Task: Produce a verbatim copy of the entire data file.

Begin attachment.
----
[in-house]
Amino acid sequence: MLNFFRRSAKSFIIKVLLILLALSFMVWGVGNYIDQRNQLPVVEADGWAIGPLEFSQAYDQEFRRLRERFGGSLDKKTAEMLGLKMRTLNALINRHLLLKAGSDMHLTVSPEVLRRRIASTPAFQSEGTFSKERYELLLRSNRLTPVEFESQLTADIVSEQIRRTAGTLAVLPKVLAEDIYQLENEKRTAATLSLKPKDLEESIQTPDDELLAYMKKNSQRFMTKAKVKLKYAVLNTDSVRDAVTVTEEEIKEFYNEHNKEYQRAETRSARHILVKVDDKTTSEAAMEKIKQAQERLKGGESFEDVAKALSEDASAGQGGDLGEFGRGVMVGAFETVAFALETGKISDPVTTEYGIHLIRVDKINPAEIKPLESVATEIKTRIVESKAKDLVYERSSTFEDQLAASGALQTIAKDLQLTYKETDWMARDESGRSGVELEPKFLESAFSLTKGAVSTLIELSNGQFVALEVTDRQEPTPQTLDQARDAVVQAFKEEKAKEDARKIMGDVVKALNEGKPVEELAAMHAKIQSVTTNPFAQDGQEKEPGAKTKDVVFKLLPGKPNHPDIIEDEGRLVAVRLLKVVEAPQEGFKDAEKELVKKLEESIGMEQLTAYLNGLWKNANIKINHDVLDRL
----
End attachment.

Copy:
[in-house]
Amino acid sequence: MLNFFRRSAKSFIIKVLLILLALSFMVWGVGNYIDQRNQLPVVEADGWAIGPLEFSQAYDQEFRRLRERFGGSLDKKTAEMLGLKMRTLNALINRHLLLKAGSDMHLTVSPEVLRRRIASTPAFQSEGTFSKERYELLLRSNRLTPVEFESQLTADIVSEQIRRTAGTLAVLPKVLAEDIYQLENEKRTAATLSLKPKDLEESIQTPDDELLAYMKKNSQRFMTKAKVKLKYAVLNTDSVRDAVTVTEEEIKEFYNEHNKEYQRAETRSARHILVKVDDKTTSEAAMEKIKQAQERLKGGESFEDVAKALSEDASAGQGGDLGEFGRGVMVGAFETVAFALETGKISDPVTTEYGIHLIRVDKINPAEIKPLESVATEIKTRIVESKAKDLVYERSSTFEDQLAASGALQTIAKDLQLTYKETDWMARDESGRSGVELEPKFLESAFSLTKGAVSTLIELSNGQFVALEVTDRQEPTPQTLDQARDAVVQAFKEEKAKEDARKIMGDVVKALNEGKPVEELAAMHAKIQSVTTNPFAQDGQEKEPGAKTKDVVFKLLPGKPNHPDIIEDEGRLVAVRLLKVVEAPQEGFKDAEKELVKKLEESIGMEQLTAYLNGLWKNANIKINHDVLDRL